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The online version of this article (doi:10.1186/1477-7525-10-95) contains supplementary material, which is available to authorized users.
The authors declare that they have no competing interests.
R A: wrote and revised the manuscript, participated in the design of the study and participated in the statistical analysis. M S. F: was the main contributor to the concept and design of the study, supervised the research group, collected the data, and critically revised and commented on the manuscript. H E: participated in the design of the study and commented on the manuscript. A L: contributed substantially to the concept and design of the study, performed the statistical analyses and drafted the manuscript. All authors read and approved the final manuscript.
Severe obesity is a complex condition that is associated with a wide range of serious health complications and reduced health-related quality of life (HRQoL). In addition to physiological factors, activity and participation, environmental factors, and personal factors are related to an individual’s overall quality of life HRQoL. In Norway, a course based on cognitive behavioral principles is offered to people seeking medical treatment for weight management. The aim is to assist participants to achieve a healthier lifestyle and thereby improve their HRQoL. We therefore investigated changes in HRQoL in participants after they attended this learning and mastery course, and explored how well sociodemographic variables, paid work, social support, personal factors, and surgery predicted HRQoL at 12-month follow-up.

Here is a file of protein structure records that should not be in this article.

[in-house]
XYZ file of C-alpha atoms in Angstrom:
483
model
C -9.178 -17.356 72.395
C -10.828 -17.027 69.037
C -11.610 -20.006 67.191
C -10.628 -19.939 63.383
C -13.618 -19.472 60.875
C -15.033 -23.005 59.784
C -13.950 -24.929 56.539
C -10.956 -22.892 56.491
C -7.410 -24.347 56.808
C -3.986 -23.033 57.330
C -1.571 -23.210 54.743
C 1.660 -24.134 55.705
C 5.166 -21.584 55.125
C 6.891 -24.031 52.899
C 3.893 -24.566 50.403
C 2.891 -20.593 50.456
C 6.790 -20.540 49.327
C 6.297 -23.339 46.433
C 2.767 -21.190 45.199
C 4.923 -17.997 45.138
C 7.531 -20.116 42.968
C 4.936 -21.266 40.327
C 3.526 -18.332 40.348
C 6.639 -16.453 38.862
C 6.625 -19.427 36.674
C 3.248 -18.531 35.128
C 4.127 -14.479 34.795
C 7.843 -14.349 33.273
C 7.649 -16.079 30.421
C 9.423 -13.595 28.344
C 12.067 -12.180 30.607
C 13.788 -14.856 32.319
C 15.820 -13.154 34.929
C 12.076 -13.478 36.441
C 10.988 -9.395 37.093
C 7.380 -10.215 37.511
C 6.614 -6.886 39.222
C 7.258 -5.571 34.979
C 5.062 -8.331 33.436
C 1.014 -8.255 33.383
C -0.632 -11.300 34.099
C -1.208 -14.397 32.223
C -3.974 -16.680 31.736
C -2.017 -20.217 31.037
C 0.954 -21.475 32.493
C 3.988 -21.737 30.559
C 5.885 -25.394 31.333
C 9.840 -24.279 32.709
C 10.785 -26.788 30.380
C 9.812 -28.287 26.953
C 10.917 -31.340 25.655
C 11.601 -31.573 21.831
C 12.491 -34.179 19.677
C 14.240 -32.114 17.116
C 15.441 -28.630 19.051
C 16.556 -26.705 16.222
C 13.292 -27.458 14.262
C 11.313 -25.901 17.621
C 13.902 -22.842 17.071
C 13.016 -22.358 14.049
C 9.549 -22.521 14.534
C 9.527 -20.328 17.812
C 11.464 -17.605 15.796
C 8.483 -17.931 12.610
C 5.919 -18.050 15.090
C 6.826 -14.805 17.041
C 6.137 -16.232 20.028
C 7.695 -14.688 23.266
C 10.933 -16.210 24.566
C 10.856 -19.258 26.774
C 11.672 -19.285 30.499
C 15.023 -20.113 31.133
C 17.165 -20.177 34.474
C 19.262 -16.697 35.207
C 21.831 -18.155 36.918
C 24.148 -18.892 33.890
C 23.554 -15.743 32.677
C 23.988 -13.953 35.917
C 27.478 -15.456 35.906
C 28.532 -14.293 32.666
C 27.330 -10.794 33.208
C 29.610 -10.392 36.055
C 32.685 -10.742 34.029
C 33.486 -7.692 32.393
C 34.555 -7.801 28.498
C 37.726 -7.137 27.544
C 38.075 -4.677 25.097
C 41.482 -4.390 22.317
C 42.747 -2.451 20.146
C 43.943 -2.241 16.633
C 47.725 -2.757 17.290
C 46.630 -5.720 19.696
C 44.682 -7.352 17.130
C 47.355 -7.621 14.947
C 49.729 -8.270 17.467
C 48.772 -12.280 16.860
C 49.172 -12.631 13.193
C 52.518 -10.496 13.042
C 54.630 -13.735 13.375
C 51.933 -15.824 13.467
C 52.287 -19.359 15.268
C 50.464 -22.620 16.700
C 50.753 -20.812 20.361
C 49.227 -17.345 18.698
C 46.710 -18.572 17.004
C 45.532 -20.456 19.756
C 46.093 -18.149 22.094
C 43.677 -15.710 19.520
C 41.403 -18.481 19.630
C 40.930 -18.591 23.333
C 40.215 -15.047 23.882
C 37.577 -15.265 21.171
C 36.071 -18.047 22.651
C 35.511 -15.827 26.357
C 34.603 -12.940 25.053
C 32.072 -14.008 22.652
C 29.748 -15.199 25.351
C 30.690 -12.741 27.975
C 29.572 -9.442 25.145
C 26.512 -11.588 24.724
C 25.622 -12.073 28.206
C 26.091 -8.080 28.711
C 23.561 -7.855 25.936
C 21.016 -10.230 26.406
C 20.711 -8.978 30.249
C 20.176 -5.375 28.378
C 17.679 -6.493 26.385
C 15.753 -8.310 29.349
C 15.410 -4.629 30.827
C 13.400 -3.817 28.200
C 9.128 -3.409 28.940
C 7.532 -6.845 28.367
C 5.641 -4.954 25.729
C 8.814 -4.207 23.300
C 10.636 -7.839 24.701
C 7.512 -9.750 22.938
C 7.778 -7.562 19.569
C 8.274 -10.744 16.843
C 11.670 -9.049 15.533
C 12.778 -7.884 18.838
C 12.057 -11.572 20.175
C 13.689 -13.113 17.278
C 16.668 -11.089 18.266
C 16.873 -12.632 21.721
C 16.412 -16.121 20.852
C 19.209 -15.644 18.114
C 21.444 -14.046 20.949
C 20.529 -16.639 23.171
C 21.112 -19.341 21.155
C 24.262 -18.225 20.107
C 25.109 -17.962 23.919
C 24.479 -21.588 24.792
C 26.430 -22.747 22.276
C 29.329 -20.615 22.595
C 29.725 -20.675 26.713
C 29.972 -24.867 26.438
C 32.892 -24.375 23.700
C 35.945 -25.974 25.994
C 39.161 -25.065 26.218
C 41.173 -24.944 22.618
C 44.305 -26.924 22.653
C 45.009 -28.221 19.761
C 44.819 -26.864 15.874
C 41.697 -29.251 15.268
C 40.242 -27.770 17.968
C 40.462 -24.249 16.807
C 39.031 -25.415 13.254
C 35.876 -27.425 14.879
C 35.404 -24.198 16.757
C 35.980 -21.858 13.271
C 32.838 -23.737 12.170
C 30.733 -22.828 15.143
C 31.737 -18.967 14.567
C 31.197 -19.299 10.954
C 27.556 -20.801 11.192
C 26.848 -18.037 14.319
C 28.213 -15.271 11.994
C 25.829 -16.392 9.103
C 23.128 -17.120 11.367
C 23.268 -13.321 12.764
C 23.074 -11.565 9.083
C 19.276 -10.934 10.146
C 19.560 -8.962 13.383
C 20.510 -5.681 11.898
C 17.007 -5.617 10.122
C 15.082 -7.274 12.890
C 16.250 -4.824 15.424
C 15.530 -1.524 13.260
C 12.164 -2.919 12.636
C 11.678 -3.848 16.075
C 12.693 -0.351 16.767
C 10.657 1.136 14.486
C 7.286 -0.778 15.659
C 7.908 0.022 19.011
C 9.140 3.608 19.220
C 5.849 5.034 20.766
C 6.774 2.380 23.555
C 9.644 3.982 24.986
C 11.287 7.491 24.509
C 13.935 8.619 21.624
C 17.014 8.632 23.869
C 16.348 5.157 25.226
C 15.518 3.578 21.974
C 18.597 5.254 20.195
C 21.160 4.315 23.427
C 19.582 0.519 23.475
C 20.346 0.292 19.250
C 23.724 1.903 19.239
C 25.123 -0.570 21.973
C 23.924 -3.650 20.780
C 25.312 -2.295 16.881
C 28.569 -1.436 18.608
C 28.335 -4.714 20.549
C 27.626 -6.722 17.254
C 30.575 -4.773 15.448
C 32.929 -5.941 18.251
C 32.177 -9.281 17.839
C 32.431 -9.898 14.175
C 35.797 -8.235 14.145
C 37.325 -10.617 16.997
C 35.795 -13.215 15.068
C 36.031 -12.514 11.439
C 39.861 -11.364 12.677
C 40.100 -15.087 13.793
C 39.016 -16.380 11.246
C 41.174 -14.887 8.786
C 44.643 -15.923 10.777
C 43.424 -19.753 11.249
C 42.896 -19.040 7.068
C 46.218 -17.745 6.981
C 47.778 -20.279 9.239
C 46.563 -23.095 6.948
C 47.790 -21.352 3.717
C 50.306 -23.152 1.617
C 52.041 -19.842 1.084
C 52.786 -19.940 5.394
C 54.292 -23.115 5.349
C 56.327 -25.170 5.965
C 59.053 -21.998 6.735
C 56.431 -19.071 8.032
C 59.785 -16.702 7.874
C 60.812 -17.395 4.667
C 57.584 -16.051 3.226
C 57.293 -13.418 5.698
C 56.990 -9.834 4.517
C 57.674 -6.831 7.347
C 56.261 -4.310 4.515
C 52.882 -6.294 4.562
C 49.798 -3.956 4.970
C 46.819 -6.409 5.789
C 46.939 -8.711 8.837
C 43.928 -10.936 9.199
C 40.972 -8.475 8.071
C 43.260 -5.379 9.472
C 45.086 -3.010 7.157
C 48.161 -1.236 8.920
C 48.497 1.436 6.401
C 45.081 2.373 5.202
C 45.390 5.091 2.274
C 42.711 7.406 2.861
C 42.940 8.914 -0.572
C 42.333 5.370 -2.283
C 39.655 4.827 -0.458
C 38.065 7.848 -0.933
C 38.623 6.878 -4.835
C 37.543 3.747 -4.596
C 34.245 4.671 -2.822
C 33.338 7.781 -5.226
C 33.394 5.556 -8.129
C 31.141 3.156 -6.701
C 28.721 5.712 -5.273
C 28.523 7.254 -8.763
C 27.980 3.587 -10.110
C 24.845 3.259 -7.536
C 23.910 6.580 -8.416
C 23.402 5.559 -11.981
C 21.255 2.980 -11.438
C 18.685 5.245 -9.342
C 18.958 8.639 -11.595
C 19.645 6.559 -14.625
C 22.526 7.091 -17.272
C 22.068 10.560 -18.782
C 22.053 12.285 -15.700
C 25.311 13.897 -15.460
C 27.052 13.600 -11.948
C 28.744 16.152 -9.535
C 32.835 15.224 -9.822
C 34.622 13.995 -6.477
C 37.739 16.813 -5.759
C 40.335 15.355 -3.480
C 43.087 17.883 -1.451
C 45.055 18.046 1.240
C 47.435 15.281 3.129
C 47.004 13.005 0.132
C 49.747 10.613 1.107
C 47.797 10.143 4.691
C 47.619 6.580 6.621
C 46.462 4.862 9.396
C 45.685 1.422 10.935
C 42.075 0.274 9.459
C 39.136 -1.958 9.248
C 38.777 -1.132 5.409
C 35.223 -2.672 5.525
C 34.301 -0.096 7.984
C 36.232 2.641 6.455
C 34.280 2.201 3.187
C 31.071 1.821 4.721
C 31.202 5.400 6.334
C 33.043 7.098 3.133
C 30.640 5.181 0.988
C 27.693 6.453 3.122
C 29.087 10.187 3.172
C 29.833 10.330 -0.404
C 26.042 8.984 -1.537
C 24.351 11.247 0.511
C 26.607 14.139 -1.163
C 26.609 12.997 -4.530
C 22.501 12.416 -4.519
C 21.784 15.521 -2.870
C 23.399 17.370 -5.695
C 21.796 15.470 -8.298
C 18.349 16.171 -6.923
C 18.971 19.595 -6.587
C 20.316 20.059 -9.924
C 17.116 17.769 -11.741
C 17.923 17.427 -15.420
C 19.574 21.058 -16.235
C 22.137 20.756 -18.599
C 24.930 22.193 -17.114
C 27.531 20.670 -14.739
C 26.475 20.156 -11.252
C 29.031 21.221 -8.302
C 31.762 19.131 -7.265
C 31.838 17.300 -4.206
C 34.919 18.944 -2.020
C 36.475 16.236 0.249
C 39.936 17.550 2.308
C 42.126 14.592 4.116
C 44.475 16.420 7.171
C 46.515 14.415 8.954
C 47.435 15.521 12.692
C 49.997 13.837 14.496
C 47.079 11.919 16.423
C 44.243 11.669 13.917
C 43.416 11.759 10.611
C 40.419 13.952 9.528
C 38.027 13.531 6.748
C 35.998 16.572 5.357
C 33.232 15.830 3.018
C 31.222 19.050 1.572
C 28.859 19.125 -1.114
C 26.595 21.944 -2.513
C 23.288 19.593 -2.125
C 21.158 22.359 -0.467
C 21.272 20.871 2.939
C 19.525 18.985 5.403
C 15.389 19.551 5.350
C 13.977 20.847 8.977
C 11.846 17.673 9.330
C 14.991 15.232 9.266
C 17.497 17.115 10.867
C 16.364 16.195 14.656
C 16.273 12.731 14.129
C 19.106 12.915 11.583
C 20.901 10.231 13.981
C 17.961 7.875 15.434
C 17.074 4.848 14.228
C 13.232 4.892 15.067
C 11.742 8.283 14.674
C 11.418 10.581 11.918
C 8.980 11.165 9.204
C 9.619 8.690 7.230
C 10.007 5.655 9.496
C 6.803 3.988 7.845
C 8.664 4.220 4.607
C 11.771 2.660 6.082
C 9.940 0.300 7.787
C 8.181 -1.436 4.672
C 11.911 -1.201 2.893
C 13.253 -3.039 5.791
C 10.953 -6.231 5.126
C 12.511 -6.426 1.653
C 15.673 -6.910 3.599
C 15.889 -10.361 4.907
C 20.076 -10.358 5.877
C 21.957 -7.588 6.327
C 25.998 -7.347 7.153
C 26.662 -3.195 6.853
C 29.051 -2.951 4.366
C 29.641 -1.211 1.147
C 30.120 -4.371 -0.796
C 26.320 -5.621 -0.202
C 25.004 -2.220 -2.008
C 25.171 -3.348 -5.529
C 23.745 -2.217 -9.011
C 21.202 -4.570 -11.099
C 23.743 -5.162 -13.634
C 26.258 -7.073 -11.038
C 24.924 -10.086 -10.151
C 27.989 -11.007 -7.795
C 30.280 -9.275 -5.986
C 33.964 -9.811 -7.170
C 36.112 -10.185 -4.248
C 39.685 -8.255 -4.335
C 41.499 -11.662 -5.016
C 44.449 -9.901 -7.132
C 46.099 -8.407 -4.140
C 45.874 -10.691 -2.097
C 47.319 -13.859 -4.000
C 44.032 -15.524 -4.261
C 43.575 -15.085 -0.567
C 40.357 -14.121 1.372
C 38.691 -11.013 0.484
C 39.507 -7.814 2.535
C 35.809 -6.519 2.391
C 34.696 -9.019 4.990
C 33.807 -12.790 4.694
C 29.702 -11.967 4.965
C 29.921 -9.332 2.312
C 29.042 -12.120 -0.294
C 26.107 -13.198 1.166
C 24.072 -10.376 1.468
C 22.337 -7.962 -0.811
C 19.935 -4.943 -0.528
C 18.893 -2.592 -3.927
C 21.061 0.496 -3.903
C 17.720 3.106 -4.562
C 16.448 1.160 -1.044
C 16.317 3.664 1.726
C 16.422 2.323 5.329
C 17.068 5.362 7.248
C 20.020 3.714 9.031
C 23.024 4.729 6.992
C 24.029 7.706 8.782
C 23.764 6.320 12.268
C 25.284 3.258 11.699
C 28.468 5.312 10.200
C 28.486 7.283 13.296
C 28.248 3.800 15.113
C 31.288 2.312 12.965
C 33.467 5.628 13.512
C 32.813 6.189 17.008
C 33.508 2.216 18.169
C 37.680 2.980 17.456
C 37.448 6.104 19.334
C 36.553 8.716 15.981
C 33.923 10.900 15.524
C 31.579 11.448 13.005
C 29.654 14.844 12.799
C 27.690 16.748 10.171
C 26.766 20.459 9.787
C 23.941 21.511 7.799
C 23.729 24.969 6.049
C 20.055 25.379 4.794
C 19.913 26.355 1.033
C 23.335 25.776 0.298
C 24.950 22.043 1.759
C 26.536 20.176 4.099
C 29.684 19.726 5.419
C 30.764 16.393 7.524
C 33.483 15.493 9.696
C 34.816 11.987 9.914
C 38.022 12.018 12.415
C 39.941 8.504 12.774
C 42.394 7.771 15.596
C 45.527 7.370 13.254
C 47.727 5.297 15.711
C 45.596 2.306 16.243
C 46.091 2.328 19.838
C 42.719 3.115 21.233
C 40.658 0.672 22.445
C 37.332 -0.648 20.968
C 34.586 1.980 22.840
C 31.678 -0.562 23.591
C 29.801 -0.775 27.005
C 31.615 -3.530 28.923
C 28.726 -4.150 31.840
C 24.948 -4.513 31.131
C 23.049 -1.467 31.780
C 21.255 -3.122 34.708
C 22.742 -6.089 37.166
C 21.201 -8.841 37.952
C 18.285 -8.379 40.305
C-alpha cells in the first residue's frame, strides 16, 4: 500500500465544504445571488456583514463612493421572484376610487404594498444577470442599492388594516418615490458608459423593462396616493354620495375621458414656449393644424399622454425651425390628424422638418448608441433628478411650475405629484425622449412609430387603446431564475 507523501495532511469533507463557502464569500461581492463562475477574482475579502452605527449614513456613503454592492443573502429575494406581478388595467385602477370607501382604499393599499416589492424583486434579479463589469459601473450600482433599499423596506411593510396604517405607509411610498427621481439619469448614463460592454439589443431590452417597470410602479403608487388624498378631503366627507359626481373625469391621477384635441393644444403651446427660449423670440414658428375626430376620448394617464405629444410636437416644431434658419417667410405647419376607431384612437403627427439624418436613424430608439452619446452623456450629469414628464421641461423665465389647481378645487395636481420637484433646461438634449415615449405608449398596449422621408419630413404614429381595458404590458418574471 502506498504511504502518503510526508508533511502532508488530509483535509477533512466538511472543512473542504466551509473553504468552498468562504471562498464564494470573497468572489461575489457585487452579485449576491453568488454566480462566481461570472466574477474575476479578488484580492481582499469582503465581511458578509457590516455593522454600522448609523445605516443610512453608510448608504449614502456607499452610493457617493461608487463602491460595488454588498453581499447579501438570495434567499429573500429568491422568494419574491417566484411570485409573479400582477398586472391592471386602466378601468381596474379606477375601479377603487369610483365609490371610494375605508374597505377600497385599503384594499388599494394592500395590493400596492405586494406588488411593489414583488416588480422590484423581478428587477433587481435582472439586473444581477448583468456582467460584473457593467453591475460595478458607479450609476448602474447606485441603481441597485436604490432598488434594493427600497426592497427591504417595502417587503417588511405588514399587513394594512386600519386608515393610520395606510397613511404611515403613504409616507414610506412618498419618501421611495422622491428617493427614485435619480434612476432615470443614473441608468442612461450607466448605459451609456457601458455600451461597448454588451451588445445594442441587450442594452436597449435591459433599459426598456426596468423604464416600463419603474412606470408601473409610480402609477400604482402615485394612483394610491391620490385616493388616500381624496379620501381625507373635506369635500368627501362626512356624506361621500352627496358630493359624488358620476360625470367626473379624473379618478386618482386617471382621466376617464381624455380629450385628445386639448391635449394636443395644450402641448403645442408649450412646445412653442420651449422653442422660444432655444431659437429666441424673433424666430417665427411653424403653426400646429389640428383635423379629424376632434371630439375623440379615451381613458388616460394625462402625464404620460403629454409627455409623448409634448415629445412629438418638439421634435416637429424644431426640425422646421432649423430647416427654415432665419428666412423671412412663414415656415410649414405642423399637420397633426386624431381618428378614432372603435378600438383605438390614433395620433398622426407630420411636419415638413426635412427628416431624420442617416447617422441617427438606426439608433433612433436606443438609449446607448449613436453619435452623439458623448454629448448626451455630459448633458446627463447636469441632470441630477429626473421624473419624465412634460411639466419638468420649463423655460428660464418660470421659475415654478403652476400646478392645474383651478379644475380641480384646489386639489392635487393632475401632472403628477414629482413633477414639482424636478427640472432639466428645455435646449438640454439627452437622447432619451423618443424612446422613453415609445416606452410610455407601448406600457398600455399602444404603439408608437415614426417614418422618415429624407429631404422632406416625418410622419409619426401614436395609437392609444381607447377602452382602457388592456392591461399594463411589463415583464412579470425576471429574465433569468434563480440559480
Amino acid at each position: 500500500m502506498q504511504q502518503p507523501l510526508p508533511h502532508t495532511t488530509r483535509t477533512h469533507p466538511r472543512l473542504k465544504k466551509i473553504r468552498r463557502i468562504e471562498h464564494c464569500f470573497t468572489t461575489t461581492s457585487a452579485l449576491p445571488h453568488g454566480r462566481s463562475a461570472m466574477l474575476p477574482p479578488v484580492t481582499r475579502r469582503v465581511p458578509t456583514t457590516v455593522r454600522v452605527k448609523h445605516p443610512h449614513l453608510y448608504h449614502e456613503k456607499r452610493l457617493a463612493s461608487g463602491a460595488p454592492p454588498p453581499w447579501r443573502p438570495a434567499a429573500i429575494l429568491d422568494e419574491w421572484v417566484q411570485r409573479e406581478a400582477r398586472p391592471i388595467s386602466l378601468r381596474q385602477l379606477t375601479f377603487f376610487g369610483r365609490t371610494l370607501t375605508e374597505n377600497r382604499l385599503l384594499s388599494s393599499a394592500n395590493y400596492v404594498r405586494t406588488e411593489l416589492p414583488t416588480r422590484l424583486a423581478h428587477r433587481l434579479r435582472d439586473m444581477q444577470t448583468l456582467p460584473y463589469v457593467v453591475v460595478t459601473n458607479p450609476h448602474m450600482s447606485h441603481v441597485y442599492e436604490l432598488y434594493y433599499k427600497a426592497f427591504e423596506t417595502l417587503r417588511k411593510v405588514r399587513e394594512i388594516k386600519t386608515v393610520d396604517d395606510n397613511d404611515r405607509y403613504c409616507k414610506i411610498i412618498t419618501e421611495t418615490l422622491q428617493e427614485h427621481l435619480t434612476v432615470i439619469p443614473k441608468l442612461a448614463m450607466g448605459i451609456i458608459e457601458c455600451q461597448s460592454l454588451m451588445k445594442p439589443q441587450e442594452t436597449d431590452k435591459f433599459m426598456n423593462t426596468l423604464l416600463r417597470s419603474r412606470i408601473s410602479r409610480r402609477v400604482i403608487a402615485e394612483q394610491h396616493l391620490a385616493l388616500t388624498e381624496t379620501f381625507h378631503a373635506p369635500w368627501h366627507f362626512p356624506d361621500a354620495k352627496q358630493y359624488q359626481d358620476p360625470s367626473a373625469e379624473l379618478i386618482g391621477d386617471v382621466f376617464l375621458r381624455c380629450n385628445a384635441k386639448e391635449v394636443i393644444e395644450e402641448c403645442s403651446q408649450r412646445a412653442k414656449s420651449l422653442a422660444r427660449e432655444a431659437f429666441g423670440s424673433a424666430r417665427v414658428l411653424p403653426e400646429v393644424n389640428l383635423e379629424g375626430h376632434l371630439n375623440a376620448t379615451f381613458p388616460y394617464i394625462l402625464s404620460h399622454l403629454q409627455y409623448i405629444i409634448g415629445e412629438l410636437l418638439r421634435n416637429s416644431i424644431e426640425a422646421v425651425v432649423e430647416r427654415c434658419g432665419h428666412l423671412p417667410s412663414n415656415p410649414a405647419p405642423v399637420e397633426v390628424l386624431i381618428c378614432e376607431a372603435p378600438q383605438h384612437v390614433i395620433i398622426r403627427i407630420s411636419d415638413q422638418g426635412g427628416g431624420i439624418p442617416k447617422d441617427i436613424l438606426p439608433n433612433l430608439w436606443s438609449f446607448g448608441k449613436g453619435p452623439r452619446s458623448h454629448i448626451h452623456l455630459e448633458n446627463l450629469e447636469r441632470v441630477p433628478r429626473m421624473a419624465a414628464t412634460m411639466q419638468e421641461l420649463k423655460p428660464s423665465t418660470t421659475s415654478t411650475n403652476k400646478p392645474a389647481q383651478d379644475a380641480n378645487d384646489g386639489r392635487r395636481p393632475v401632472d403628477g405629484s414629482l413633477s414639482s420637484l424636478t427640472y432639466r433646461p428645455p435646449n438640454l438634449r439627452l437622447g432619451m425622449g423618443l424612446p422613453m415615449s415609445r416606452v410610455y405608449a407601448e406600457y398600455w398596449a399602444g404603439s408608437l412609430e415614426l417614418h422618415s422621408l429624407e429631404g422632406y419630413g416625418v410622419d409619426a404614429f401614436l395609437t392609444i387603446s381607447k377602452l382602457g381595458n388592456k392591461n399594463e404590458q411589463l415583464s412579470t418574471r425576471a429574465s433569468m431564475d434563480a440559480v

A single-group longitudinal study was conducted. Data were collected by self-reported questionnaires. This article reports on those who had completed the questionnaire at the 12-month (n = 69) follow-up. HRQoL was assessed with the EQ-5D. Other standardized instruments measured employment, social support, self-efficacy, and surgery.
At the 12-month follow-up, participants scored higher on all dimensions of the EQ-5D and on the EQ-VAS. Generalized linear model showed that having paid work, and social support were statistically significant predictors of HRQoL at the 12-month follow-up. Sex, self-efficacy, and surgery were not statistically significant associated with HRQoL.
Participation in paid work, and receiving social support from persons with whom they had a close relationship were strongly related to HRQoL in obese people 12 months after participating in a learning and mastery course.
The study is registered in Clinical Trials: NCT01336725.